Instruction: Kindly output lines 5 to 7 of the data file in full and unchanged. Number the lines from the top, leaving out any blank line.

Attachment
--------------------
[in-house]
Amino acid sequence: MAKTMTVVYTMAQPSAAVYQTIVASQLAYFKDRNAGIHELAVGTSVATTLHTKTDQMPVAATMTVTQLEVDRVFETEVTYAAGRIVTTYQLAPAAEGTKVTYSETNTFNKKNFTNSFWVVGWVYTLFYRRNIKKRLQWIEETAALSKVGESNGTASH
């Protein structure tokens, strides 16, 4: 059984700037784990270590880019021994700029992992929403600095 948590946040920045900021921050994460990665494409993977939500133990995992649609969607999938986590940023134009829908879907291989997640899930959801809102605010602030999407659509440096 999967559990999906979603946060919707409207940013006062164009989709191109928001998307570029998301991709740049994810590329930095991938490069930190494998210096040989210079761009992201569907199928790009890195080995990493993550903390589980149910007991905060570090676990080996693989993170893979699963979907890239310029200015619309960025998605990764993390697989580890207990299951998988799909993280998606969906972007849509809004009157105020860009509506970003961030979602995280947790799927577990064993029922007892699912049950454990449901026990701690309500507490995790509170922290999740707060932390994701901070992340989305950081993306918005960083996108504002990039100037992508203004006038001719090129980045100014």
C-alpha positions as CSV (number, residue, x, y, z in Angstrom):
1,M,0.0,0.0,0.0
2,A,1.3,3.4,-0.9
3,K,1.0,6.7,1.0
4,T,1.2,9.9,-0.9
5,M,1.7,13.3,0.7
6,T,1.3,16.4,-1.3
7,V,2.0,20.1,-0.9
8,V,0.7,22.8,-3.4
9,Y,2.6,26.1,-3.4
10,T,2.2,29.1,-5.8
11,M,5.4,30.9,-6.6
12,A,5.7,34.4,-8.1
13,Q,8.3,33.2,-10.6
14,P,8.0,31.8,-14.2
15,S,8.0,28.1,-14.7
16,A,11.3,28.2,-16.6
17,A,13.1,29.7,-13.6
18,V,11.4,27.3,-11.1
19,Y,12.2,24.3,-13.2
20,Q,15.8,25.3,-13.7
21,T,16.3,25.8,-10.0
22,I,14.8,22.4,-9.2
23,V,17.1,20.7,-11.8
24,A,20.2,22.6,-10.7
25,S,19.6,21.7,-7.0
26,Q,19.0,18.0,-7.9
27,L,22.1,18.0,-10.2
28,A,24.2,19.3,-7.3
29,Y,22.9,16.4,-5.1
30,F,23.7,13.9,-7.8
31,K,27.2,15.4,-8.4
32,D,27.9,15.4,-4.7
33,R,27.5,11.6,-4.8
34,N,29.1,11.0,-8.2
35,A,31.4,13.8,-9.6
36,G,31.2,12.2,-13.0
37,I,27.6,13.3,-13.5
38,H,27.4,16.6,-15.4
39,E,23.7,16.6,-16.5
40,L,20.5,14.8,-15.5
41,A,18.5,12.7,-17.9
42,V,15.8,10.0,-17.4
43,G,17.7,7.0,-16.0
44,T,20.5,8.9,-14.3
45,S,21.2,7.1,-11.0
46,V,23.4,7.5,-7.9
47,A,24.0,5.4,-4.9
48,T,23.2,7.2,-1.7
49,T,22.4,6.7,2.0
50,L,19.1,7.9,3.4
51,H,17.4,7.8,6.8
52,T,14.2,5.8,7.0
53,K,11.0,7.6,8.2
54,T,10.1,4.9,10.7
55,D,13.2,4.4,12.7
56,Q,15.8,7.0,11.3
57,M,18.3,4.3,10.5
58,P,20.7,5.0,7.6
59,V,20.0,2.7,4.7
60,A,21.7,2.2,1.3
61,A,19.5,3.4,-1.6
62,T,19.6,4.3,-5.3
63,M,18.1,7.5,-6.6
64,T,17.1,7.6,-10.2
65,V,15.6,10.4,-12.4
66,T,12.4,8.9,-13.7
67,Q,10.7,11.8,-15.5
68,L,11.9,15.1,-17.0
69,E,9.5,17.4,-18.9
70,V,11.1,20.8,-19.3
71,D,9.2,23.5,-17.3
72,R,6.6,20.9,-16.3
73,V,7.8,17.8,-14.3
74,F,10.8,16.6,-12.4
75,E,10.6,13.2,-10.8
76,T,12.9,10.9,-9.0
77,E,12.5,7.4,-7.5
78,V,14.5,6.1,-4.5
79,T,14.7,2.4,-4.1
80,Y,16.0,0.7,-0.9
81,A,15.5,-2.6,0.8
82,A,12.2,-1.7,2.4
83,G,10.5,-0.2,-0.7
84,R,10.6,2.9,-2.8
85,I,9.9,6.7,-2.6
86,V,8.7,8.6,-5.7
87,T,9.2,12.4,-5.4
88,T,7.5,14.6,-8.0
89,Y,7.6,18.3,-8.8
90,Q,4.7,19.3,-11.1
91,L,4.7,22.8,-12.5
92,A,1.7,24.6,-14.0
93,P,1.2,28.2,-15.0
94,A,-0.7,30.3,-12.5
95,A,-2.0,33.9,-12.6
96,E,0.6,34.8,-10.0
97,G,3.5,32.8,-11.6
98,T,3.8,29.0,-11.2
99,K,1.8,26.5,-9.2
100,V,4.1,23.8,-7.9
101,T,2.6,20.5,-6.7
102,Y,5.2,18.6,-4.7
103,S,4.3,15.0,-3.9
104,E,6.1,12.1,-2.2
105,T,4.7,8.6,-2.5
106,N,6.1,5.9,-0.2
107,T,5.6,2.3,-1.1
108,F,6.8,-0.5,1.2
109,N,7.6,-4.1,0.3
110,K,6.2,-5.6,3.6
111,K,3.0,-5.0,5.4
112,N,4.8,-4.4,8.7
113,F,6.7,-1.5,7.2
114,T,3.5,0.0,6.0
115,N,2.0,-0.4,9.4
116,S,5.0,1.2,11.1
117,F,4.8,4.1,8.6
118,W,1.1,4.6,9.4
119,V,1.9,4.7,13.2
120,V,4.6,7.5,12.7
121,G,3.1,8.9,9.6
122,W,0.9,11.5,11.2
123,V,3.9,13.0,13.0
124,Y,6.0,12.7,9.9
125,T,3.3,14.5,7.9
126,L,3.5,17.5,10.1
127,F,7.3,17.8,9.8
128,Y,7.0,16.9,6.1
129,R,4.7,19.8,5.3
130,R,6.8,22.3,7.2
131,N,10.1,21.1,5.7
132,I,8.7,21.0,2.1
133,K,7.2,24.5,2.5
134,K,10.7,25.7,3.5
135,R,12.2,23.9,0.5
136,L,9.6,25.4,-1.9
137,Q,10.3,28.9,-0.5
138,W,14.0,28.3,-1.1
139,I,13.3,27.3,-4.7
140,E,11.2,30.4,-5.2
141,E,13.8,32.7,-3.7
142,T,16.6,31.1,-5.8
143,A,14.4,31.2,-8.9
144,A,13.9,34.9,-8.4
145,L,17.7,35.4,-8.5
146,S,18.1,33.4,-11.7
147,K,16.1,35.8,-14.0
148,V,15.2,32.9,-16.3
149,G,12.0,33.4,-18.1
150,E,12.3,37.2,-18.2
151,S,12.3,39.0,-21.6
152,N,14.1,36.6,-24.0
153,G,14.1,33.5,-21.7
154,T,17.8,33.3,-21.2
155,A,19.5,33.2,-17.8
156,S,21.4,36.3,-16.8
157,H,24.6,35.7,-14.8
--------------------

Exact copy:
1,M,0.0,0.0,0.0
2,A,1.3,3.4,-0.9
3,K,1.0,6.7,1.0